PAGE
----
[time-nuts] Improving the stability of crystal oscillators
donmer at woosh.co.nz
Mon Oct 15 21:31:14 EDT 2007
I was thinking of attaching a temparature sensor [AKA Star Treck] to the
cold side of a Peltier [what`s the other type? Are they available/better?]
pile. and driving the pile from the output of some sort of servo loop to
maintain a temparature of ,say , 0 Degree C.
If you wanted a double oven, you could heatsink a small oven,
containing the crystal, the oscillator, and buffer[s] to this, and use a
second servo loop to raise the temparature of this to 25 Degrees C working
against the Peltier. In this way, you could maintain the crystal, and
circuitry at 25 Deg C., over an ambient temparature of 0 to ,say 70 Deg C.
Yes, you can cut a crystal to have an inversion temp at 25Deg C. [well
certainly with an AT cut - I`m not sure about the SC cut.]
----- Original Message -----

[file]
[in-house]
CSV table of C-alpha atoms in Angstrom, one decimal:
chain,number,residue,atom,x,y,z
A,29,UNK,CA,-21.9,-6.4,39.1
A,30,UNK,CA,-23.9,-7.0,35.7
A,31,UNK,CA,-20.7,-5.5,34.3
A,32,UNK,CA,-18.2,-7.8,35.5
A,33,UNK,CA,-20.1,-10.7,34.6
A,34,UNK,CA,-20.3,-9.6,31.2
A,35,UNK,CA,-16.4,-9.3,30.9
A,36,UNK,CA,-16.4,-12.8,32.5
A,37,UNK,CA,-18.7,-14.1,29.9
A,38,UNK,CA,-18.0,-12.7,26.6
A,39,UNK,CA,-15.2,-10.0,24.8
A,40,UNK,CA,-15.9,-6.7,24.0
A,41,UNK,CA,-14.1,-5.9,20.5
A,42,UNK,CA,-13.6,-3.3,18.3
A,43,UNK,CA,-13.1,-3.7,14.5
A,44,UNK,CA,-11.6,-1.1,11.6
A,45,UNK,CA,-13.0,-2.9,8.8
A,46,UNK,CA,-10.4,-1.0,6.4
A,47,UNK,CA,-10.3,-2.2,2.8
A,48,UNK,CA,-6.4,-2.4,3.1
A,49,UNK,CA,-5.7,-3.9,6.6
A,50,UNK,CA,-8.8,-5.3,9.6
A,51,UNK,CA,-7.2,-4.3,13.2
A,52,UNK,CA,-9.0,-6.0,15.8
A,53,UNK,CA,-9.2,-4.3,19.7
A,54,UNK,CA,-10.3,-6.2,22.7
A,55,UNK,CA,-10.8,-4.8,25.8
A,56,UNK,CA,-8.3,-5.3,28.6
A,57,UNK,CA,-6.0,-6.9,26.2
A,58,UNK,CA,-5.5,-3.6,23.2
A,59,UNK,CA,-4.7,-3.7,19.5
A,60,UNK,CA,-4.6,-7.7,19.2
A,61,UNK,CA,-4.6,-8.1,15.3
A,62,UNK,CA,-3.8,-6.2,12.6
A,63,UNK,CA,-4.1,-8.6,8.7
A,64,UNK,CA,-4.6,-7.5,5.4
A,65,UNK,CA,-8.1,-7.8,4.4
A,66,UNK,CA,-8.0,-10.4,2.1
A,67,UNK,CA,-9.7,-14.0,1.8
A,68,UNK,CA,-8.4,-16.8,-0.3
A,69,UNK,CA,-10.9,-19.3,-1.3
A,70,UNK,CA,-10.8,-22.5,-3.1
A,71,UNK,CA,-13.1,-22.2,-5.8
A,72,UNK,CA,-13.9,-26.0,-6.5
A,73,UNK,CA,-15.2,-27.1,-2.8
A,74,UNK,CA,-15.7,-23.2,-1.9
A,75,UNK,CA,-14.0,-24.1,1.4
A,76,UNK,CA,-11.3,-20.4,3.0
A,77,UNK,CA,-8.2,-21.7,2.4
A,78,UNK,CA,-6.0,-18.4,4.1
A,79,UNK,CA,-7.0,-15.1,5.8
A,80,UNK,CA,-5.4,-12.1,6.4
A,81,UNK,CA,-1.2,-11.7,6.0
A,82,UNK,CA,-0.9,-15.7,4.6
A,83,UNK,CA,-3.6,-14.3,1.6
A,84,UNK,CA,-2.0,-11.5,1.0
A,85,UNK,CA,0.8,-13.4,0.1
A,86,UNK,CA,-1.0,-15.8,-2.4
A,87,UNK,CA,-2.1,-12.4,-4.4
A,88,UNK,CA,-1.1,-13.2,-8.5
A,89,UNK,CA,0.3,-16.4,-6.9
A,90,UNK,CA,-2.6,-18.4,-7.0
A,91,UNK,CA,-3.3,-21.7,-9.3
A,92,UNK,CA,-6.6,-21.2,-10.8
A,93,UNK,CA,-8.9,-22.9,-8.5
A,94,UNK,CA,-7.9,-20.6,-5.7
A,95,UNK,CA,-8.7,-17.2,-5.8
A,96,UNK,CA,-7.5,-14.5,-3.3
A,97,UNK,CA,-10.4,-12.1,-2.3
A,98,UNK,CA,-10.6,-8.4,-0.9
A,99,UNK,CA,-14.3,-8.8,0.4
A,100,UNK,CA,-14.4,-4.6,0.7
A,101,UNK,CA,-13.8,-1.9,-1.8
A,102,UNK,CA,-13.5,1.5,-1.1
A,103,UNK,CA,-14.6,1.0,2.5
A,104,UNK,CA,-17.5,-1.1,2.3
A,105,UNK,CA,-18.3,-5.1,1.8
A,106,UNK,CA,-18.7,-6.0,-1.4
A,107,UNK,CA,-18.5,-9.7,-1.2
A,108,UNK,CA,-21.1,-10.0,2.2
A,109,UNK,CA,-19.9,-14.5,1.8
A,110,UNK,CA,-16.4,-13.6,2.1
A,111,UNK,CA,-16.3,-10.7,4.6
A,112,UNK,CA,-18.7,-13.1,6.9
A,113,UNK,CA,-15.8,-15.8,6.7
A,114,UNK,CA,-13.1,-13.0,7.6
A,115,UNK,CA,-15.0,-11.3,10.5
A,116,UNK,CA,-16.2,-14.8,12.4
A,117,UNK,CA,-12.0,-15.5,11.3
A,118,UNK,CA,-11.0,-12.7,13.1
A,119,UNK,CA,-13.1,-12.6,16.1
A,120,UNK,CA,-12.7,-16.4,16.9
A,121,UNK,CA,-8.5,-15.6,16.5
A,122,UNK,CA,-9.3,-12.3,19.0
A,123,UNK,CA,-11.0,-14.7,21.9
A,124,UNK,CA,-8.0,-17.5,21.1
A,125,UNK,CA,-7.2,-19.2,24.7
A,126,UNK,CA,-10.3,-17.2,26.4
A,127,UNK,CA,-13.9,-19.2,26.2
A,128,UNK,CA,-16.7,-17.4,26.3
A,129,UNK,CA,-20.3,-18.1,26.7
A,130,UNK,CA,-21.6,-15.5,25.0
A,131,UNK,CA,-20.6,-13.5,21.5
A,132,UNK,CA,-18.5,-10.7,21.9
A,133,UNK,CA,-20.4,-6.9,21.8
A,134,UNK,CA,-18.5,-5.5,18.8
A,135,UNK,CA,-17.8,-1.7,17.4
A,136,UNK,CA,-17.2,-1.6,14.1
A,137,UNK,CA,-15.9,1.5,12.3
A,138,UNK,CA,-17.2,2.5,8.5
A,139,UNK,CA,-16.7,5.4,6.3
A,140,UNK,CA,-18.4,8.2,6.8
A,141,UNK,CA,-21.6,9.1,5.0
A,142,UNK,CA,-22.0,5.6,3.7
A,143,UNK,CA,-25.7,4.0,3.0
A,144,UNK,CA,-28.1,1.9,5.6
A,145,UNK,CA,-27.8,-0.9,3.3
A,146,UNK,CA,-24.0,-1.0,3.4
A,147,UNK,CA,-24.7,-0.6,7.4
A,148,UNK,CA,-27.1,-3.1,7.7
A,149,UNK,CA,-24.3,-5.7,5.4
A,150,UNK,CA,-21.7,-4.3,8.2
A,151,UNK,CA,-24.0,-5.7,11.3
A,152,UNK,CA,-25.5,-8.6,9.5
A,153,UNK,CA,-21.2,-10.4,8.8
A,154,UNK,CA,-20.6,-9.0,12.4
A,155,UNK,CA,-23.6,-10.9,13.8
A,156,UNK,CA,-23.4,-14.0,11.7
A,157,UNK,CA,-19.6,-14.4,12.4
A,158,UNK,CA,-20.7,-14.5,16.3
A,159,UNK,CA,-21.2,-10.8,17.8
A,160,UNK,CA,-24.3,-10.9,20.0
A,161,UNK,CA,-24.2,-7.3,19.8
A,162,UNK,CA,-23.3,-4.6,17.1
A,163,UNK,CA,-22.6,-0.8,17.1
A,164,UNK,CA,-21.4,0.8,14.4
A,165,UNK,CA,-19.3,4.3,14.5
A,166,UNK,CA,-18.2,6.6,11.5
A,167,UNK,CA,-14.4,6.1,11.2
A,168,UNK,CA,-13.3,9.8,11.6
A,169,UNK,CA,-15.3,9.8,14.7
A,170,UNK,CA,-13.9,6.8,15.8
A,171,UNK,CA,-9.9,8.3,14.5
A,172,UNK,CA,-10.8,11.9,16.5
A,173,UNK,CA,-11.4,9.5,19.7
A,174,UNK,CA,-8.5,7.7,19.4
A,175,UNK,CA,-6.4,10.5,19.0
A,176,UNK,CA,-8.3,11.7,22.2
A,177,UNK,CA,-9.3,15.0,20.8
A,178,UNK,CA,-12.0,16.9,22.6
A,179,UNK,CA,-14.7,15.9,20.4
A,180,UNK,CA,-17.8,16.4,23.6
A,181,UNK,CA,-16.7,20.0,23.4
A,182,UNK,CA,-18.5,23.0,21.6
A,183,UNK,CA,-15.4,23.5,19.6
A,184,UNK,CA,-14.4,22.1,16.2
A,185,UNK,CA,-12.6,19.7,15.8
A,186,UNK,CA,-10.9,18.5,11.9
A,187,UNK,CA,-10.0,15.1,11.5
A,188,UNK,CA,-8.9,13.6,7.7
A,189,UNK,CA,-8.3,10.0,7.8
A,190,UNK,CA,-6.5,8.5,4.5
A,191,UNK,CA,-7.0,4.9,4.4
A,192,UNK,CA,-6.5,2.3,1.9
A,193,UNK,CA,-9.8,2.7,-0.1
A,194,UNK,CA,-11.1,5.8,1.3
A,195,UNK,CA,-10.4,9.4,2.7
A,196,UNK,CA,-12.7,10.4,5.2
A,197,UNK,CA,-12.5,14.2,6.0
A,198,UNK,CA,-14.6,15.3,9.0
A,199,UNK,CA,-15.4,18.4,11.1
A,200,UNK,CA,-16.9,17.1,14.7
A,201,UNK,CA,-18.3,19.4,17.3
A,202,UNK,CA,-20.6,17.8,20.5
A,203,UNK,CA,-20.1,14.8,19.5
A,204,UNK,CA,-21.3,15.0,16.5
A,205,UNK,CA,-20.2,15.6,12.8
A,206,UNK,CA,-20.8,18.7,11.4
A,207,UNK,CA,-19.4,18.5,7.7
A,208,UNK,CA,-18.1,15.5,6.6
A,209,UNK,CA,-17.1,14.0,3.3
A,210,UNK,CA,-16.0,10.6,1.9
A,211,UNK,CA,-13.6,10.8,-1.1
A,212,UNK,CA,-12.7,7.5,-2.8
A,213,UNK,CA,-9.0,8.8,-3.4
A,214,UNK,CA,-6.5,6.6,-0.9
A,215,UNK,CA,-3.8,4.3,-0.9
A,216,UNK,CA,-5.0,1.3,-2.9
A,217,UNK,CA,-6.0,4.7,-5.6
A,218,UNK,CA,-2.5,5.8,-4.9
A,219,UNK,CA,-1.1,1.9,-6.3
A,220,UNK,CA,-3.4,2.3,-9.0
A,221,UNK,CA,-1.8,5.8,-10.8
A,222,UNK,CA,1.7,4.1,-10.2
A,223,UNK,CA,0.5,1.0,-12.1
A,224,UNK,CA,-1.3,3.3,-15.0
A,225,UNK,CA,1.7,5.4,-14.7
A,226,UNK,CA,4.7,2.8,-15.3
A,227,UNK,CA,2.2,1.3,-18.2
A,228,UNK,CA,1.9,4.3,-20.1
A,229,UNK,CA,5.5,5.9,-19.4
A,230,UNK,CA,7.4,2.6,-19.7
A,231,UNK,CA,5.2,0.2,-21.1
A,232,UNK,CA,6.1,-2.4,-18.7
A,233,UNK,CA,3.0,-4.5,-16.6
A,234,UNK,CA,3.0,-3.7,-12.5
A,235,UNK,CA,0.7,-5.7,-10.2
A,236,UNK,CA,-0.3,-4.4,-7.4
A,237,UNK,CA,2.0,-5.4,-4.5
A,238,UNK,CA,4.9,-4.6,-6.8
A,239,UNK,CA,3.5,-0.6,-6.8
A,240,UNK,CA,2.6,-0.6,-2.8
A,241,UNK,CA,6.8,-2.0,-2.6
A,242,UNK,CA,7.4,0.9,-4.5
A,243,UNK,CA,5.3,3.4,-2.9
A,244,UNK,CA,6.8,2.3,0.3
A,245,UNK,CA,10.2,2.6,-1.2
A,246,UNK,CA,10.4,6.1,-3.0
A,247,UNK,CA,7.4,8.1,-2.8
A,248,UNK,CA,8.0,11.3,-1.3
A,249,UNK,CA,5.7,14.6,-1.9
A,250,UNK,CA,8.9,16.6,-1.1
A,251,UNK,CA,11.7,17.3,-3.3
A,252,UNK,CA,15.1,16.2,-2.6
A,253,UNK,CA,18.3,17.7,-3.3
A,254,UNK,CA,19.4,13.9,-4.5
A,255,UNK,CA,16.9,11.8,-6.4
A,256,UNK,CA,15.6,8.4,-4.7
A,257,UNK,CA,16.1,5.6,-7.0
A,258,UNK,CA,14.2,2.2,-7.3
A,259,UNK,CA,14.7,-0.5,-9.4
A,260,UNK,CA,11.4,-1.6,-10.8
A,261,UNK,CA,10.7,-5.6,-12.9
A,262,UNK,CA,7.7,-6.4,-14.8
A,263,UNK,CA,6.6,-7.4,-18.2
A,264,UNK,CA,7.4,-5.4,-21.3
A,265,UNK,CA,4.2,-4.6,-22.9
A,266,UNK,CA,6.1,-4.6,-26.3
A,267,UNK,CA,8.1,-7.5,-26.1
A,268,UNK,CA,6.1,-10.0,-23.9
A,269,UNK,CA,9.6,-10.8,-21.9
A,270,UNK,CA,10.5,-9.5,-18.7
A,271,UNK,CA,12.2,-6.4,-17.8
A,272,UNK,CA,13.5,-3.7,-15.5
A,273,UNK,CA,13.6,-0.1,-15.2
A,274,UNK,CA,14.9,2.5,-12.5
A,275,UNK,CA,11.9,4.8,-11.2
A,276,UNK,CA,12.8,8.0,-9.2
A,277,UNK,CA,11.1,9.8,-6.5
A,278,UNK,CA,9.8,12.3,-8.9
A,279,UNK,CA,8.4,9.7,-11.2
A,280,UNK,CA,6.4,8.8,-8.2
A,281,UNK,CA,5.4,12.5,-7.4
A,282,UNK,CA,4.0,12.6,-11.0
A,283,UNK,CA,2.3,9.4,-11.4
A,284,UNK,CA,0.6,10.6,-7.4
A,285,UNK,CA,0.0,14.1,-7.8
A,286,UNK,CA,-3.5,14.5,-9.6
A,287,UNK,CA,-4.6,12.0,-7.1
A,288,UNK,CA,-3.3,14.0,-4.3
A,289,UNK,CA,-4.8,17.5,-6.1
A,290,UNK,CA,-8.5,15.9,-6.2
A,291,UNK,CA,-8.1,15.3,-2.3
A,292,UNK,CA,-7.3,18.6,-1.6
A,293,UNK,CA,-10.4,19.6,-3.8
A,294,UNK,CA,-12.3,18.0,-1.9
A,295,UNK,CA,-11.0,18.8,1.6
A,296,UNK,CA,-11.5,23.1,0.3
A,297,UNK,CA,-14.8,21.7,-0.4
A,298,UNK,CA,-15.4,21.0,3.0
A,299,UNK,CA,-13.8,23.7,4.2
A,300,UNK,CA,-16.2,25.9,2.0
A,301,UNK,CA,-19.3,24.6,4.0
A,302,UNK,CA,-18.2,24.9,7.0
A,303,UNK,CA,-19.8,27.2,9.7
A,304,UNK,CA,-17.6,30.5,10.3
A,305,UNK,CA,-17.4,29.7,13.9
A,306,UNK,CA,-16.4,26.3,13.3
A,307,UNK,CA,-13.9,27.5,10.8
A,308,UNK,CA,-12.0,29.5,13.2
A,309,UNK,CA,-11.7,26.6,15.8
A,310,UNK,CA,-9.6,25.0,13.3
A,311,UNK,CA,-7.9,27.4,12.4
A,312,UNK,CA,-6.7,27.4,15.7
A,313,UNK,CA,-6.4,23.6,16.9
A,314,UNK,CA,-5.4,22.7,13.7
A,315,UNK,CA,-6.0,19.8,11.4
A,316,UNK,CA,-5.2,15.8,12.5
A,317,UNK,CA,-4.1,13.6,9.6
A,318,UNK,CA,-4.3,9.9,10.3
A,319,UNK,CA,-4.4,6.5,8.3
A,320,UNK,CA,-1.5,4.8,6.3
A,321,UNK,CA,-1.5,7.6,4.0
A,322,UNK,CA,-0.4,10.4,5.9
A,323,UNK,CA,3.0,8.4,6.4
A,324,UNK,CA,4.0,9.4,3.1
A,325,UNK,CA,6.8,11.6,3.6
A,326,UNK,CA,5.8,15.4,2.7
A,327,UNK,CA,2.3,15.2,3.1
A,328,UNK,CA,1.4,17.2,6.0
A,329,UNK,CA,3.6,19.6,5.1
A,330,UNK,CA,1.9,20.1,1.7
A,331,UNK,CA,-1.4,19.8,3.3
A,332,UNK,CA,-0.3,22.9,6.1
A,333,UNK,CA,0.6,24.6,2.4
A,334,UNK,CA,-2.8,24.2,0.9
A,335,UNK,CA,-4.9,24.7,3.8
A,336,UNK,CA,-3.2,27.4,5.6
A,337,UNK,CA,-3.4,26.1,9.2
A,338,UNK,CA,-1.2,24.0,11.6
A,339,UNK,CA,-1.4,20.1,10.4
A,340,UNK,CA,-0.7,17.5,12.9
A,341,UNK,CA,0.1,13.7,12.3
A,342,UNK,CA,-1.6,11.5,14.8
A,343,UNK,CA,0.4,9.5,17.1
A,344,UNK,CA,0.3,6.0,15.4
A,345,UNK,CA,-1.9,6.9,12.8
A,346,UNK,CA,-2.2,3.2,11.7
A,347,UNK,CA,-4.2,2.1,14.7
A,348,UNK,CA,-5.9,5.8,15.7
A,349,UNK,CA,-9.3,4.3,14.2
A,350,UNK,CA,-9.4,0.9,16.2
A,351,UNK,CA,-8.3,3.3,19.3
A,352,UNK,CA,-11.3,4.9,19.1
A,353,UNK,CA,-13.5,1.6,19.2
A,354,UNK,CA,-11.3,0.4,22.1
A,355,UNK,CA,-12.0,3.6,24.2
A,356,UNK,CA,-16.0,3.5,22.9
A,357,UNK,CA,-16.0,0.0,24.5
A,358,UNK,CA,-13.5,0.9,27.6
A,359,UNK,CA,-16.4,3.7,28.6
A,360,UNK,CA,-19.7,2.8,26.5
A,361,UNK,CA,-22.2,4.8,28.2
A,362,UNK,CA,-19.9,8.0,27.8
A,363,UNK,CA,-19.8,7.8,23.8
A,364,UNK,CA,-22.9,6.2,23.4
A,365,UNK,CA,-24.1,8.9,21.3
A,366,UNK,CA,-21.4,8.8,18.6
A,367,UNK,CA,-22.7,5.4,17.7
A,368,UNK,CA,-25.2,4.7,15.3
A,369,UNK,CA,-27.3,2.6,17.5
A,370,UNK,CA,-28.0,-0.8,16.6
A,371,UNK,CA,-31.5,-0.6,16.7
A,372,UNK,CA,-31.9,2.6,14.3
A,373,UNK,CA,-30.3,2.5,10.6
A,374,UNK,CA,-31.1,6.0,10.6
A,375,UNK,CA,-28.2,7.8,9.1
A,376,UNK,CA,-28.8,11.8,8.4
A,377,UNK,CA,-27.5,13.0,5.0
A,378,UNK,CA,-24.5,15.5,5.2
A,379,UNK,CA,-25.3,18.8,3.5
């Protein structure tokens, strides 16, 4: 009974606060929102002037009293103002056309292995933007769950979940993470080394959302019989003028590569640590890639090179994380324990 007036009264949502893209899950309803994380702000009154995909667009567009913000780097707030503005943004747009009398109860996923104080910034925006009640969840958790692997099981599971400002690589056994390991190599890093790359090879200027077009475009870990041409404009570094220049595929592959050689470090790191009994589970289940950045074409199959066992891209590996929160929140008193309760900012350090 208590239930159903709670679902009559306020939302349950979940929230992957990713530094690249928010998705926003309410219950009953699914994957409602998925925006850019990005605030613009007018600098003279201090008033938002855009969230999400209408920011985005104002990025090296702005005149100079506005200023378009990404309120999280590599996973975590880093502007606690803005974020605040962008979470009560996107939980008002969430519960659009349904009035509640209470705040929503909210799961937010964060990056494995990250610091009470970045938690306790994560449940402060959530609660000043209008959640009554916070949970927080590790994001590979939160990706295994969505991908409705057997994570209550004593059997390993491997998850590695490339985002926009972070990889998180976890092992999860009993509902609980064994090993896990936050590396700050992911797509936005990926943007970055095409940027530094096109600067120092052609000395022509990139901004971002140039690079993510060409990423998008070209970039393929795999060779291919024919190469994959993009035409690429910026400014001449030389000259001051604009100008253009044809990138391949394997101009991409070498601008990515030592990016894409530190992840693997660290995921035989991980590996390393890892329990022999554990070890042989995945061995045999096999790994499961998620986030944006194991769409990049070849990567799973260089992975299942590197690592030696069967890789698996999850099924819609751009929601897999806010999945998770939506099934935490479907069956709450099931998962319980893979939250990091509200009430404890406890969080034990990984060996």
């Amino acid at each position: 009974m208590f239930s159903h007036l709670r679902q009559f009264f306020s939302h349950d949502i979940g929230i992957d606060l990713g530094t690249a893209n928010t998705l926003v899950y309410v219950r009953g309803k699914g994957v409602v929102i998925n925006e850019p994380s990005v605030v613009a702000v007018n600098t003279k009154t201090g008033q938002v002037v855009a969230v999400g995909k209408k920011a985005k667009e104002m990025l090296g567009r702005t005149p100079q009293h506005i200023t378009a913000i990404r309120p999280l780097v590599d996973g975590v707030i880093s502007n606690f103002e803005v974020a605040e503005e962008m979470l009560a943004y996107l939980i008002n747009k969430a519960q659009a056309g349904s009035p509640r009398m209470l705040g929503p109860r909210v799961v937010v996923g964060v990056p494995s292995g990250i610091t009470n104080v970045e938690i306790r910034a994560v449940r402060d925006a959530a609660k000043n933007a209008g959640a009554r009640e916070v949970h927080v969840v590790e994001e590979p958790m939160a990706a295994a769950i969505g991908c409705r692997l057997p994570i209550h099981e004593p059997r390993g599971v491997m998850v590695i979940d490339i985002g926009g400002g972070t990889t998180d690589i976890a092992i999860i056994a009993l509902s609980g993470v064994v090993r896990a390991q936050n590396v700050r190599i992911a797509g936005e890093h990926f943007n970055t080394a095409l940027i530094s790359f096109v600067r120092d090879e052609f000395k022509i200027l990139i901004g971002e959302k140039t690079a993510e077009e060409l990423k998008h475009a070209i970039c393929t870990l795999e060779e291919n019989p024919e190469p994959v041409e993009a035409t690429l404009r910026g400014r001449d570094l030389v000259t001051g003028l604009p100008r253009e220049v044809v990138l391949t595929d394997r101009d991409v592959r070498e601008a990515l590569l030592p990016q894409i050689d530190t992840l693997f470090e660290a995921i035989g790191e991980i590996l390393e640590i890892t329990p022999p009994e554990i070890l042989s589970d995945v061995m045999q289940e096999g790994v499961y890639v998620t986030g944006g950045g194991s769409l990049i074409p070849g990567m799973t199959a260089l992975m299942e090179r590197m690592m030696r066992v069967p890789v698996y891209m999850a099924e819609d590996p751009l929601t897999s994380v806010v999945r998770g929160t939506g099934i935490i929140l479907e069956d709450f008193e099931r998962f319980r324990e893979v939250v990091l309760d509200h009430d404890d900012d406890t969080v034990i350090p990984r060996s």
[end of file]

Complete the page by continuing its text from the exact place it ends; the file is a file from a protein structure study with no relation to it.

From: "Hal Murray" <hmurray at megapathdsl.net>
To: "Discussion of precise time and frequency measurement"
<time-nuts at febo.com>
Sent: Tuesday, October 16, 2007 5:49 AM
Subject: Re: [time-nuts] Improving the stability of crystal oscillators
> ); SAEximRunCond expanded to false
> Errors-To: time-nuts-bounces+donmer=woosh.co.nz at febo.com RETRY
>> The resonator inversion temperature occurs at 70-80 degrees Celsius,
>> depending on the cut angles.
> Is there something magic about quartz that has a turnover in the region
> just happens to be handy for OCXOs? Or is it the other way around: people
> chose the cut angle to get a temperature that works well for ovens?
> Could I cut a crystal with a temperature at (say) 0C or something handy
> These are my opinions, not necessarily my employer's. I hate spam.
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